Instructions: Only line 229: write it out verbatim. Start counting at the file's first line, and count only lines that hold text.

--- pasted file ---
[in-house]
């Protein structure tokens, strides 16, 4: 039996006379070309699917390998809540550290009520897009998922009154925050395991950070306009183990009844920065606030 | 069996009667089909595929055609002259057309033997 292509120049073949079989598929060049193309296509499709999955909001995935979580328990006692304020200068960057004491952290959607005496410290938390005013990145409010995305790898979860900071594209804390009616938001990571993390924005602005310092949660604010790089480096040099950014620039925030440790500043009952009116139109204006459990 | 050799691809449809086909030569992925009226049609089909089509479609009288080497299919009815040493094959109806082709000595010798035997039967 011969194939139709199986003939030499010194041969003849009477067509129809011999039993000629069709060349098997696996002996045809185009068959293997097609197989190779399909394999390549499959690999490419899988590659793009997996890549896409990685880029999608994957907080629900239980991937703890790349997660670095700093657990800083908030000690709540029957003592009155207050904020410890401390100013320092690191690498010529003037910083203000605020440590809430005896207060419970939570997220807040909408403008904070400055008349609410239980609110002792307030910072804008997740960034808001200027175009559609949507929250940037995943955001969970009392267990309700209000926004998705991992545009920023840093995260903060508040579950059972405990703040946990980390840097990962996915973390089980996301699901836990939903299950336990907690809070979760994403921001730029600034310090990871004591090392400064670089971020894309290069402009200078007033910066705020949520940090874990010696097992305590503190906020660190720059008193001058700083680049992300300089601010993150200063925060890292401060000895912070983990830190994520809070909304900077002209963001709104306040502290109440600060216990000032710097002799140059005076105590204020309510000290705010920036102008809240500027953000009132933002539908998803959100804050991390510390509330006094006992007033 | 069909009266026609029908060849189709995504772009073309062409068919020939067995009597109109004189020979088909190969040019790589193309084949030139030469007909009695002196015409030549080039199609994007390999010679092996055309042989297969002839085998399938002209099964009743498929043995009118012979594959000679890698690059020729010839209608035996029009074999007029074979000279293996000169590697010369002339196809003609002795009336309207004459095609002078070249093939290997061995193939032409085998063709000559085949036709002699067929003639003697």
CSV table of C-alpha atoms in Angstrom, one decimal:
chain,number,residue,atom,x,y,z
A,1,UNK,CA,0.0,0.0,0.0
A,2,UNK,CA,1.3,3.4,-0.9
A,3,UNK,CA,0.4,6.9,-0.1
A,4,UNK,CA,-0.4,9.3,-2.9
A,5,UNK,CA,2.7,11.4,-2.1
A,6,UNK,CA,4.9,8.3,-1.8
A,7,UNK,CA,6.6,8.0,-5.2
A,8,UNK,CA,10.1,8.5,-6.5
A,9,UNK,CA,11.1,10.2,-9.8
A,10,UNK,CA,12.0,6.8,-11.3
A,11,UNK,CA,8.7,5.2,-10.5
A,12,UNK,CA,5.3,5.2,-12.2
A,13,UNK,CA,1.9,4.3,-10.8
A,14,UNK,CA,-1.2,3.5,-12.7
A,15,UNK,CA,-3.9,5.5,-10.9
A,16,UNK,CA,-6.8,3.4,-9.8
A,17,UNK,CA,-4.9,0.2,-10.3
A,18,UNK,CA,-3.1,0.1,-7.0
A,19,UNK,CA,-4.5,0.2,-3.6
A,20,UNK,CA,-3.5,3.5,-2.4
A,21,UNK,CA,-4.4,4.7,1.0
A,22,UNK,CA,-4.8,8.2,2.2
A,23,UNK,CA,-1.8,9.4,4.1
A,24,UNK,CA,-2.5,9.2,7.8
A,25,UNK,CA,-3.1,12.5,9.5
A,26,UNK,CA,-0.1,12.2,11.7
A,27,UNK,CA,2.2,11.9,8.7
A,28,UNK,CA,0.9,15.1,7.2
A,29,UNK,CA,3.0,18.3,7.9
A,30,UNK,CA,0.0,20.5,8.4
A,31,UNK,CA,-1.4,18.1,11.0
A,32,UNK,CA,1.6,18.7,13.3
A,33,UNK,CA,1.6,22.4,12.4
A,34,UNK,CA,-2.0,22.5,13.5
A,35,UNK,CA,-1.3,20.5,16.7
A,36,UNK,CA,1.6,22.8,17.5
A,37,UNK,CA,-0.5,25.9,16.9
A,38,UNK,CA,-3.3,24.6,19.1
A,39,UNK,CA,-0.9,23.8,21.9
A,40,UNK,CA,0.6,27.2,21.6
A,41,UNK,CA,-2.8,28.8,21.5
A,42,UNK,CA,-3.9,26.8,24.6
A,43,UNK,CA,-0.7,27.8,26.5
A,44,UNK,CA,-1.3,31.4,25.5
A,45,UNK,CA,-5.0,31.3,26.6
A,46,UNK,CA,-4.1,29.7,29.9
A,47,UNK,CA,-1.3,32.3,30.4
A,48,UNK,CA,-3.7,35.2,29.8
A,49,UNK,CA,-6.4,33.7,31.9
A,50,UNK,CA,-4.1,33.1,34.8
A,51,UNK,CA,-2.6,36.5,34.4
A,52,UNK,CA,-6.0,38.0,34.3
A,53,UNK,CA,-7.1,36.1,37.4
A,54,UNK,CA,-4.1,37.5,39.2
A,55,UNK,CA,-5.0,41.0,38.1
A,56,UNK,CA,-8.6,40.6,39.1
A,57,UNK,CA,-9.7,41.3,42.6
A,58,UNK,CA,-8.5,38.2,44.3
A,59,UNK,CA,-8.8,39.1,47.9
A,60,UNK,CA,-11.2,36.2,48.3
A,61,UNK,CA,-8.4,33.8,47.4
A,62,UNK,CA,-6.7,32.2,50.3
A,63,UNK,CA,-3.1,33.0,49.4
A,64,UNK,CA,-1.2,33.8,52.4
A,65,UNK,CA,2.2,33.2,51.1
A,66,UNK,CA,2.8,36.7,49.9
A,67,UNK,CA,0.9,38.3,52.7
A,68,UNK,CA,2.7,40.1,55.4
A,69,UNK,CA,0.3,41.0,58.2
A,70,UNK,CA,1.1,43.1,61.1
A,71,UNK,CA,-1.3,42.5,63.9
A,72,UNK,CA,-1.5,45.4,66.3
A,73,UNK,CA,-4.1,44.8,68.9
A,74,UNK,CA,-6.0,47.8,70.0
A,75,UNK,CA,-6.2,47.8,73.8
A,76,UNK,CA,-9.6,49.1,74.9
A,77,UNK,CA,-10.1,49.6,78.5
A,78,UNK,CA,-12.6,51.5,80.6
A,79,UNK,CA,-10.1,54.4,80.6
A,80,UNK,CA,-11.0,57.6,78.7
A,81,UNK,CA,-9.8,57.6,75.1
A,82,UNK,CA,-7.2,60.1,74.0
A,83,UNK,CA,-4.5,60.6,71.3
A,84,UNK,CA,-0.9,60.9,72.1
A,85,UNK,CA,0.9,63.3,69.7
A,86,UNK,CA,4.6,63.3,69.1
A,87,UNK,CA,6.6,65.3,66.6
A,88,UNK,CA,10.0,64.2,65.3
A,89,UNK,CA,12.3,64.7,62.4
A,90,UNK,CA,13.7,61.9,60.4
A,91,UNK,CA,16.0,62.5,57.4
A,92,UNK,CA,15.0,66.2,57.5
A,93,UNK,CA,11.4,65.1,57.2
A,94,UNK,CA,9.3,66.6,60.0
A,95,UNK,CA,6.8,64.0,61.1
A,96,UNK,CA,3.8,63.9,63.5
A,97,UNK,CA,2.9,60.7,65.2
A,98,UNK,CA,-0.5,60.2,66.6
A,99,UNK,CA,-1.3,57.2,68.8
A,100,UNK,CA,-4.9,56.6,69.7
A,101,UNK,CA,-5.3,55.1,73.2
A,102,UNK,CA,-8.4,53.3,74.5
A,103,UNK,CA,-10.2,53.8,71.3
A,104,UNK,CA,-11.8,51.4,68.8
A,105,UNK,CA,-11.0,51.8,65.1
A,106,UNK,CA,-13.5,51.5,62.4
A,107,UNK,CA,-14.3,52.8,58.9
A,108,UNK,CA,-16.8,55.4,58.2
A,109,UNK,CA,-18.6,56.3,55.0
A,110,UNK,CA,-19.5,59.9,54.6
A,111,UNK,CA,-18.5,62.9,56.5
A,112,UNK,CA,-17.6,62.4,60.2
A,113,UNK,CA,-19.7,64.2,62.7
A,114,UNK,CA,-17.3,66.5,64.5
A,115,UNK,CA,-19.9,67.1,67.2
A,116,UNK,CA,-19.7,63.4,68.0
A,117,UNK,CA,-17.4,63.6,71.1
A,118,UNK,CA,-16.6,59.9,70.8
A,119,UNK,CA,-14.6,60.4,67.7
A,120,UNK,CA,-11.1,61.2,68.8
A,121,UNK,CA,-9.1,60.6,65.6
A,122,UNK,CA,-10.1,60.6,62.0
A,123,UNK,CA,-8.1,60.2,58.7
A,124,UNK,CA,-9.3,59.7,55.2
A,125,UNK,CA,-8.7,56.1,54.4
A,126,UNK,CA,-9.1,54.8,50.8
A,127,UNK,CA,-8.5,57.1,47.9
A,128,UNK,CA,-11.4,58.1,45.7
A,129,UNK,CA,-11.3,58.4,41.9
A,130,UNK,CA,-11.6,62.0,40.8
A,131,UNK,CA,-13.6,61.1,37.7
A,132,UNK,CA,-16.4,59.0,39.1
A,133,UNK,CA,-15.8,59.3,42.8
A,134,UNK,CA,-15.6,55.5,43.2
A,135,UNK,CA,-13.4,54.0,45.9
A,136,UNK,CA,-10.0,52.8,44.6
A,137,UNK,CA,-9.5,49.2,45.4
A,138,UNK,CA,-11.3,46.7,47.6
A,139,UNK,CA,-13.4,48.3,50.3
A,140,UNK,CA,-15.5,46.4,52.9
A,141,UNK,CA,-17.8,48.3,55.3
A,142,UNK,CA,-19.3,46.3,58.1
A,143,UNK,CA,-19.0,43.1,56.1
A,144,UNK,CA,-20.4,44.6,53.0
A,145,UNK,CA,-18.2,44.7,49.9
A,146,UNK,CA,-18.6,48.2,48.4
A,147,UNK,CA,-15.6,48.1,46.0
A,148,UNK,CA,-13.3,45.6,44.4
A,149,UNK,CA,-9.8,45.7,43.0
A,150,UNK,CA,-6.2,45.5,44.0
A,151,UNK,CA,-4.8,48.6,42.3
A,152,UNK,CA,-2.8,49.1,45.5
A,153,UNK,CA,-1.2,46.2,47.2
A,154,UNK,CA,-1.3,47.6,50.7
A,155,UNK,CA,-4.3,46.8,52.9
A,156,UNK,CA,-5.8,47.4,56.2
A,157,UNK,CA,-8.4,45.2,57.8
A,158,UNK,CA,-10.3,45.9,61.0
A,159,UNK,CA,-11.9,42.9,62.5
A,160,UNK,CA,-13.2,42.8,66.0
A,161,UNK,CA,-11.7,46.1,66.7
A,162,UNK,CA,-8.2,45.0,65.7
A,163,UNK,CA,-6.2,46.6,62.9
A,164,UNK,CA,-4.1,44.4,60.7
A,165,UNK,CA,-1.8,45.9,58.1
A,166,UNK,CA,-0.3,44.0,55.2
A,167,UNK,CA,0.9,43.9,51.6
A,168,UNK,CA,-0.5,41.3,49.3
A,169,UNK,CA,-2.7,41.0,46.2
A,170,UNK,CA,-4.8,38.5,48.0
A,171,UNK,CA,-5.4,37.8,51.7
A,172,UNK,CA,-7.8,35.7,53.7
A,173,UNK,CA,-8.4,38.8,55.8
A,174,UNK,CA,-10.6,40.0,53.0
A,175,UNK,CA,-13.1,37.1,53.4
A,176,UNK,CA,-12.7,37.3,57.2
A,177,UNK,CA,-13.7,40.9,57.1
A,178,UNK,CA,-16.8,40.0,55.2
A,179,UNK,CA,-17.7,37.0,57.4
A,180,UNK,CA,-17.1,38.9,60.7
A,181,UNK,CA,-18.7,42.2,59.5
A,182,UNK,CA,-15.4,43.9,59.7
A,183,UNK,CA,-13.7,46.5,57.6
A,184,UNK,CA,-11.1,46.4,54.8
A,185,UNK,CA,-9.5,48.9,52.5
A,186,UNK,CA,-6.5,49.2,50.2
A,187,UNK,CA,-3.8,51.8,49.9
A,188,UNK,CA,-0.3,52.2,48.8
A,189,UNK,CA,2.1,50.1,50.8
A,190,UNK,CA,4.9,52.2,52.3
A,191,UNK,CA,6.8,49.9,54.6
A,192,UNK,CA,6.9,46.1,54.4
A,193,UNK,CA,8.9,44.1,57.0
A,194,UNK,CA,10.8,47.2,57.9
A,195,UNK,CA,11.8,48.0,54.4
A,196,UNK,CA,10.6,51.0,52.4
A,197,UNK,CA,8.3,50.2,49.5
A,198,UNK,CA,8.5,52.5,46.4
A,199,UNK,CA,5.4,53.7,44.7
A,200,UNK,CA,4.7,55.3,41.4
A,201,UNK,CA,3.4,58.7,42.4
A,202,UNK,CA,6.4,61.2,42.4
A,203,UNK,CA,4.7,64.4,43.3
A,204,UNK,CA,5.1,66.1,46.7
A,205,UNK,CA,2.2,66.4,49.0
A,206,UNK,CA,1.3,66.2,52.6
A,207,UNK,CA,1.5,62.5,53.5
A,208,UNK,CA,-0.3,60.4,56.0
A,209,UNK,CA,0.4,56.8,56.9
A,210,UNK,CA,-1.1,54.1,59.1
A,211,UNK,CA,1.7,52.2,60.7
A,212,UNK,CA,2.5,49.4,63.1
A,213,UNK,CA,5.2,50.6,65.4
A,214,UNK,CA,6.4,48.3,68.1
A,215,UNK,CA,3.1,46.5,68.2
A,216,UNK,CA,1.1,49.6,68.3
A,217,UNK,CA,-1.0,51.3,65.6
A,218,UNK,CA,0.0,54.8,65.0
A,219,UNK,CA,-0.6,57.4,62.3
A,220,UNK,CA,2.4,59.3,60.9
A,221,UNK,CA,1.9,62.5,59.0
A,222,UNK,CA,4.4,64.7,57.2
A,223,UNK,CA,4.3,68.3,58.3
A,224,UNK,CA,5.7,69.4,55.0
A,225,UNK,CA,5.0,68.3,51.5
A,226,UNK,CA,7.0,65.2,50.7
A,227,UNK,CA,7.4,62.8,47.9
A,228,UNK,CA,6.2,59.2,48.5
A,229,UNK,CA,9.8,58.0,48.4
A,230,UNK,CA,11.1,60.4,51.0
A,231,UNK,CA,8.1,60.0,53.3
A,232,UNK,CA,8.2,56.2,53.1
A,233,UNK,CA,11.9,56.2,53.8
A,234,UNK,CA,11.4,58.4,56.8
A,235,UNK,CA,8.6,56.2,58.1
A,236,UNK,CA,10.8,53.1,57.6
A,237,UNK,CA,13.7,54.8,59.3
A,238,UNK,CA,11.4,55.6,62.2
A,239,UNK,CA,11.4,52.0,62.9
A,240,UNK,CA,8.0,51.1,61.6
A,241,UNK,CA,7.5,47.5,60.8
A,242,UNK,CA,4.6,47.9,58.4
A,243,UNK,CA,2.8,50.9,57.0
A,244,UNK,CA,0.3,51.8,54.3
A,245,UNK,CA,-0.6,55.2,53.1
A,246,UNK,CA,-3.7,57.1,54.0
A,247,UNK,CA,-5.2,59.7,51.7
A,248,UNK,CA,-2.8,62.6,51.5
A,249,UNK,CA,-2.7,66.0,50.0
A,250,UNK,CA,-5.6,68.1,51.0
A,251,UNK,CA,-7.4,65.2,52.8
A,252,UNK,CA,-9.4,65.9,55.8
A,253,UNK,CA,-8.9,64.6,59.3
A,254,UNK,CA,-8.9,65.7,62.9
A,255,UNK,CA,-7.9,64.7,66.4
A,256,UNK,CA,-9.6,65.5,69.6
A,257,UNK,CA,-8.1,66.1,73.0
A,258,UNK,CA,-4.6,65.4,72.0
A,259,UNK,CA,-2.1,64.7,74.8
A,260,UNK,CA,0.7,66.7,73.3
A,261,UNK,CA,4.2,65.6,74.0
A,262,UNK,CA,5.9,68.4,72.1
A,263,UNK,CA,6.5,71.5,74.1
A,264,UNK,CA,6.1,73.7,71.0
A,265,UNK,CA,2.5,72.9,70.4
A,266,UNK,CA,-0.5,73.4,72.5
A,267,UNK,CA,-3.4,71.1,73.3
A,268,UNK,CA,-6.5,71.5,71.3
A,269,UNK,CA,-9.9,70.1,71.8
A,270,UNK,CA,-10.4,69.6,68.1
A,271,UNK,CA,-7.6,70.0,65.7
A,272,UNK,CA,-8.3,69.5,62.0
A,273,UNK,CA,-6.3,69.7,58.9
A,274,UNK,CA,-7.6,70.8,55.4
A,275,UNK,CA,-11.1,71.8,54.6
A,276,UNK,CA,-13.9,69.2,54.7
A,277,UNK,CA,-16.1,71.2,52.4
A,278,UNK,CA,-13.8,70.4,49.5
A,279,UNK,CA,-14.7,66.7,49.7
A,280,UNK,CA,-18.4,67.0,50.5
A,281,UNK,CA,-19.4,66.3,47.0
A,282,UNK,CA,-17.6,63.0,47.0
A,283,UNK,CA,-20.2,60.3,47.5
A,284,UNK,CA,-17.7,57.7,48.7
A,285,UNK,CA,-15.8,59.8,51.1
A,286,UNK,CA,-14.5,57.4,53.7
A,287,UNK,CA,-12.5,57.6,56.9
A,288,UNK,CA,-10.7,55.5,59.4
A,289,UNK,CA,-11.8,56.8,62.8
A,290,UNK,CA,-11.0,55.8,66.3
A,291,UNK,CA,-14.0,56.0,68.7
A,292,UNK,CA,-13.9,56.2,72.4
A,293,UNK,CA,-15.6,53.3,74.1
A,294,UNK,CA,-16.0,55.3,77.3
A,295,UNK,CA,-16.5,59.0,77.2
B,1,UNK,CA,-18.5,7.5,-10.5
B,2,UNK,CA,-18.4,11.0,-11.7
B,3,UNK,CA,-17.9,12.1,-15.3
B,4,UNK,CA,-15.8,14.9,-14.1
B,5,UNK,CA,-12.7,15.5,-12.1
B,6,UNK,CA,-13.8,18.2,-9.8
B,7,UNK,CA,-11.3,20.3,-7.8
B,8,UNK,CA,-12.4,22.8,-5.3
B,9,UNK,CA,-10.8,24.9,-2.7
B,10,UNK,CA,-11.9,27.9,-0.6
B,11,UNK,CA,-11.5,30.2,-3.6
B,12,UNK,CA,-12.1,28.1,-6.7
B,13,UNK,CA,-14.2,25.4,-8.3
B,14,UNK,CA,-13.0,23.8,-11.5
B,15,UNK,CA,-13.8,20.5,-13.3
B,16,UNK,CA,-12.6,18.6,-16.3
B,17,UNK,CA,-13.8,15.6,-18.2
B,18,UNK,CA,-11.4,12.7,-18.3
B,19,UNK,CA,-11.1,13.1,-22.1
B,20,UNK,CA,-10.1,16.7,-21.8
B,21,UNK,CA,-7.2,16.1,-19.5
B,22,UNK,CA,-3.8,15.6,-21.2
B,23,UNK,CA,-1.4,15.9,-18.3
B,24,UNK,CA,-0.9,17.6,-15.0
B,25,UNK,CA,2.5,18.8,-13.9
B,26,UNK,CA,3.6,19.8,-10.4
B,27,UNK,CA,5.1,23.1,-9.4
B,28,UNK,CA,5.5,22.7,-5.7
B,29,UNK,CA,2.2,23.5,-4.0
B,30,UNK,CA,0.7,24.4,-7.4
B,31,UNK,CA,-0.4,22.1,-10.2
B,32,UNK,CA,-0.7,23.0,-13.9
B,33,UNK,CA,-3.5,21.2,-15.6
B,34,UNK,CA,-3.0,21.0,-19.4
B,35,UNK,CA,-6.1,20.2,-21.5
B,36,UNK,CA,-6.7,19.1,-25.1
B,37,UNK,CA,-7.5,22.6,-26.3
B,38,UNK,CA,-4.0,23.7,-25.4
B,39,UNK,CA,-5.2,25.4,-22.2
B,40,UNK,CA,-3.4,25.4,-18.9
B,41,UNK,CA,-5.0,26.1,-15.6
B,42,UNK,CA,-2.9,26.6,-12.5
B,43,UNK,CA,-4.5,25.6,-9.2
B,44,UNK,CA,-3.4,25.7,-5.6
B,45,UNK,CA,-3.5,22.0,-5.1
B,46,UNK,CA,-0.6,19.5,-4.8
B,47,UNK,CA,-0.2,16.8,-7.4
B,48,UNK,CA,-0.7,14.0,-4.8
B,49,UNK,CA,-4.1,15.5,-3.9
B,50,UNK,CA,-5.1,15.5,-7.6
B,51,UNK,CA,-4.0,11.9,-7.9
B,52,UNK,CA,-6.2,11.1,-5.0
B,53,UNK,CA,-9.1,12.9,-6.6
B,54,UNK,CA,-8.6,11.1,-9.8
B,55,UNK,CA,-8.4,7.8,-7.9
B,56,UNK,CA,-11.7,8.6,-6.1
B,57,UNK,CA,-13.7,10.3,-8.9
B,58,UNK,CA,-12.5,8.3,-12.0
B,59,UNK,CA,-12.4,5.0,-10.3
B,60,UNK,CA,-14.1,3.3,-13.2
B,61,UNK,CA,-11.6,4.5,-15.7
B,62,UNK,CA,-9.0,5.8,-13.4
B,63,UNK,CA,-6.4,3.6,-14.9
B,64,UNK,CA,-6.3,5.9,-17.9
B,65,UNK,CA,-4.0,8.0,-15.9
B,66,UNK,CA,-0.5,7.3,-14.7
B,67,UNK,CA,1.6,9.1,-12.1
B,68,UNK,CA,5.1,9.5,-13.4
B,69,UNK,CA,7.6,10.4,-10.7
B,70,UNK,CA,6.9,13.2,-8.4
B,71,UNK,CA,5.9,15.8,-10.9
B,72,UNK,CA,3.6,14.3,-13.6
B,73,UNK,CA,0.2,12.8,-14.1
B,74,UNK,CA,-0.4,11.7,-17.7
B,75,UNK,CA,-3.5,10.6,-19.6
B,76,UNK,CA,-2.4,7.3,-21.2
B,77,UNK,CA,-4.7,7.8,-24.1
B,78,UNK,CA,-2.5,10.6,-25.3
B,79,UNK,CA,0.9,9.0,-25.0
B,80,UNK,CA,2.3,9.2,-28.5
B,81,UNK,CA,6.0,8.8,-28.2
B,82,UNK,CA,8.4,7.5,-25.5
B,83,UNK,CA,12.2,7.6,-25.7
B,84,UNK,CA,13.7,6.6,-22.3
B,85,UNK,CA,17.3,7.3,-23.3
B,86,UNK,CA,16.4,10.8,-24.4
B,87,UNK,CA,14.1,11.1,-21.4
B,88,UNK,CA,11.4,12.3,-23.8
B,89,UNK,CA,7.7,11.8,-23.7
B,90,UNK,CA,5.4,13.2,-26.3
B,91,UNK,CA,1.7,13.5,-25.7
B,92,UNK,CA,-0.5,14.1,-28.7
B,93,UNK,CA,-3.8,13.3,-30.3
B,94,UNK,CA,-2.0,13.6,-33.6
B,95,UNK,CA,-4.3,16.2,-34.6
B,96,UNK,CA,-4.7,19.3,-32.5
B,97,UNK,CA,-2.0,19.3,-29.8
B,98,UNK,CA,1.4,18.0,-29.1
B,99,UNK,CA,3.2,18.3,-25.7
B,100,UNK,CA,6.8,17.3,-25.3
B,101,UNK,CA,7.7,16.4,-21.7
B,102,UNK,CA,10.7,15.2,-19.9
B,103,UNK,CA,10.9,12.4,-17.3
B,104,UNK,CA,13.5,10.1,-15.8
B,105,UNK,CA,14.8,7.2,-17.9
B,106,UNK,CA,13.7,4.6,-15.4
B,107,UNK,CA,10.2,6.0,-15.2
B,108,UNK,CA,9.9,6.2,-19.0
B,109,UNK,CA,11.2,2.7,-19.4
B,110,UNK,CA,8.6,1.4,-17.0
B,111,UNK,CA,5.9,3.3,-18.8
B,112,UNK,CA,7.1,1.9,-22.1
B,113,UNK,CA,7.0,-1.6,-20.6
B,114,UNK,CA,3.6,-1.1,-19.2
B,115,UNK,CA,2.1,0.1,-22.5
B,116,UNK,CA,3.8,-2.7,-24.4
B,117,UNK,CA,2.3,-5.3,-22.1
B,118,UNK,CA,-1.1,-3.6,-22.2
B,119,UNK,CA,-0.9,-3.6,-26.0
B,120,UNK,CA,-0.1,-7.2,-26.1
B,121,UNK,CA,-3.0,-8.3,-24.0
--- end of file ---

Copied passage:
A,225,UNK,CA,5.0,68.3,51.5